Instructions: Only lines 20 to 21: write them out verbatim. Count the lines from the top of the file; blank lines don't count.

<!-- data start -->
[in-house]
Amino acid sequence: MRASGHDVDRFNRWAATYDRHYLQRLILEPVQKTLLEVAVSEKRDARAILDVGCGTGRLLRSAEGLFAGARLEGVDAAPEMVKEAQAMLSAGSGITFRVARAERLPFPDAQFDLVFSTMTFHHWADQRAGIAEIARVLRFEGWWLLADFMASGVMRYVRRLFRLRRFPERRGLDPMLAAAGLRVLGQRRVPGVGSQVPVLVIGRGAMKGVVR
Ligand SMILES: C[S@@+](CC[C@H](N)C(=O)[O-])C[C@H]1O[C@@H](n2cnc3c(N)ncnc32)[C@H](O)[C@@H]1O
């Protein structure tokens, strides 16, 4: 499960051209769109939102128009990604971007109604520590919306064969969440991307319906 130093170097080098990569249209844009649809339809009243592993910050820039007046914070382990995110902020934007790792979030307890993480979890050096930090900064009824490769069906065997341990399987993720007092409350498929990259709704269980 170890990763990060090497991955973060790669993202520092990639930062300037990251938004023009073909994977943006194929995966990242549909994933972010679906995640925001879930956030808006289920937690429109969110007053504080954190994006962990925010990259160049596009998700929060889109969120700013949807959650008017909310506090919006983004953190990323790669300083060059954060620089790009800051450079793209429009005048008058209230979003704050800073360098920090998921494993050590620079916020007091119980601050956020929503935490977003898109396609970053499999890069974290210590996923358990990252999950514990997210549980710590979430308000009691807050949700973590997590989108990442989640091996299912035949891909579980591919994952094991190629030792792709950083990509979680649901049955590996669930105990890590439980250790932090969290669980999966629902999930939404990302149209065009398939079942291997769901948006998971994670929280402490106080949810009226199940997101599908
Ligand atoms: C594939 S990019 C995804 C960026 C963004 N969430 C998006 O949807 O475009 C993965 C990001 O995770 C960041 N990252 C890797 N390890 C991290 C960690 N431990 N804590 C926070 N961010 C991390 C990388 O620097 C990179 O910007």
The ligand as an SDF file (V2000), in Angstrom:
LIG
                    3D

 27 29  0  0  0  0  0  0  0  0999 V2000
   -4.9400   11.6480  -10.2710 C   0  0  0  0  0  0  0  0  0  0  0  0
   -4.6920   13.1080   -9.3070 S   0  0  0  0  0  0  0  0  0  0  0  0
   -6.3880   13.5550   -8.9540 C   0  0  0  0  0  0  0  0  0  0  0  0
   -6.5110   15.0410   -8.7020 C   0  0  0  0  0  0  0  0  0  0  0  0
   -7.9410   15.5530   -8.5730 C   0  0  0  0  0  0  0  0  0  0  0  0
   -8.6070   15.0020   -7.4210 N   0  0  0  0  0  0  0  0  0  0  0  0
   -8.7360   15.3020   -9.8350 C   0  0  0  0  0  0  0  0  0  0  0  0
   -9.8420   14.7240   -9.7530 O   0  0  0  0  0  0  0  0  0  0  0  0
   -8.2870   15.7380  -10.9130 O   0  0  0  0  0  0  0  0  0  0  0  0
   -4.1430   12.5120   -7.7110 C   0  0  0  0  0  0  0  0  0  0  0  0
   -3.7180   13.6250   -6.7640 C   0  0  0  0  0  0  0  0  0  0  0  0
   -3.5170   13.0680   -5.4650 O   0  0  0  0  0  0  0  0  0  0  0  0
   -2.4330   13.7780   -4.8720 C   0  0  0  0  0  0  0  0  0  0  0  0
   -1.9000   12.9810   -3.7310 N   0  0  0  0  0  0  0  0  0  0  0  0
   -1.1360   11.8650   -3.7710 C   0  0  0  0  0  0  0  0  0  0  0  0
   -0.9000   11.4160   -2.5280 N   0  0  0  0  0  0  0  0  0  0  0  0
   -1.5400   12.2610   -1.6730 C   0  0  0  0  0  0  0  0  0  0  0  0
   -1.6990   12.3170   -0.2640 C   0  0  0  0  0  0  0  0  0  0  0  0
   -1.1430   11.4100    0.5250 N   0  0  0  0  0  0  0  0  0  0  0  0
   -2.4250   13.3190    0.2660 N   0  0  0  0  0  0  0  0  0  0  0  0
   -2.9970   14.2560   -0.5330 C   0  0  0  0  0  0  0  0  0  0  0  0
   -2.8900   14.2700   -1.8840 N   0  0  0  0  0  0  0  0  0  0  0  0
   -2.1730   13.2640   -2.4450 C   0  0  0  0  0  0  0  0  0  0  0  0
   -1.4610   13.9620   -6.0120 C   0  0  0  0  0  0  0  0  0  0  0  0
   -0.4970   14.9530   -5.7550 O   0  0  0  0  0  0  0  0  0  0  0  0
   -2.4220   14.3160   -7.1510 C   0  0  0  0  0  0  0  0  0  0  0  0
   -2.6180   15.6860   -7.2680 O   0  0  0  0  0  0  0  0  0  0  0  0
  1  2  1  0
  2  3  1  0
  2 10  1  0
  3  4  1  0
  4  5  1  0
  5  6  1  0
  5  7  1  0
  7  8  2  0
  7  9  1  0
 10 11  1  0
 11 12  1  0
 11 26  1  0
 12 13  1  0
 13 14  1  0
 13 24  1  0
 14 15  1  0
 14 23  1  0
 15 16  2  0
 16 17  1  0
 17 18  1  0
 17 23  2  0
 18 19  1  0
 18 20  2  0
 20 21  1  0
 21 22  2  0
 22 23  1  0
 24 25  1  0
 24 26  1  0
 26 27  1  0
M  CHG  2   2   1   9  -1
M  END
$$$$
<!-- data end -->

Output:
   -3.7180   13.6250   -6.7640 C   0  0  0  0  0  0  0  0  0  0  0  0
   -3.5170   13.0680   -5.4650 O   0  0  0  0  0  0  0  0  0  0  0  0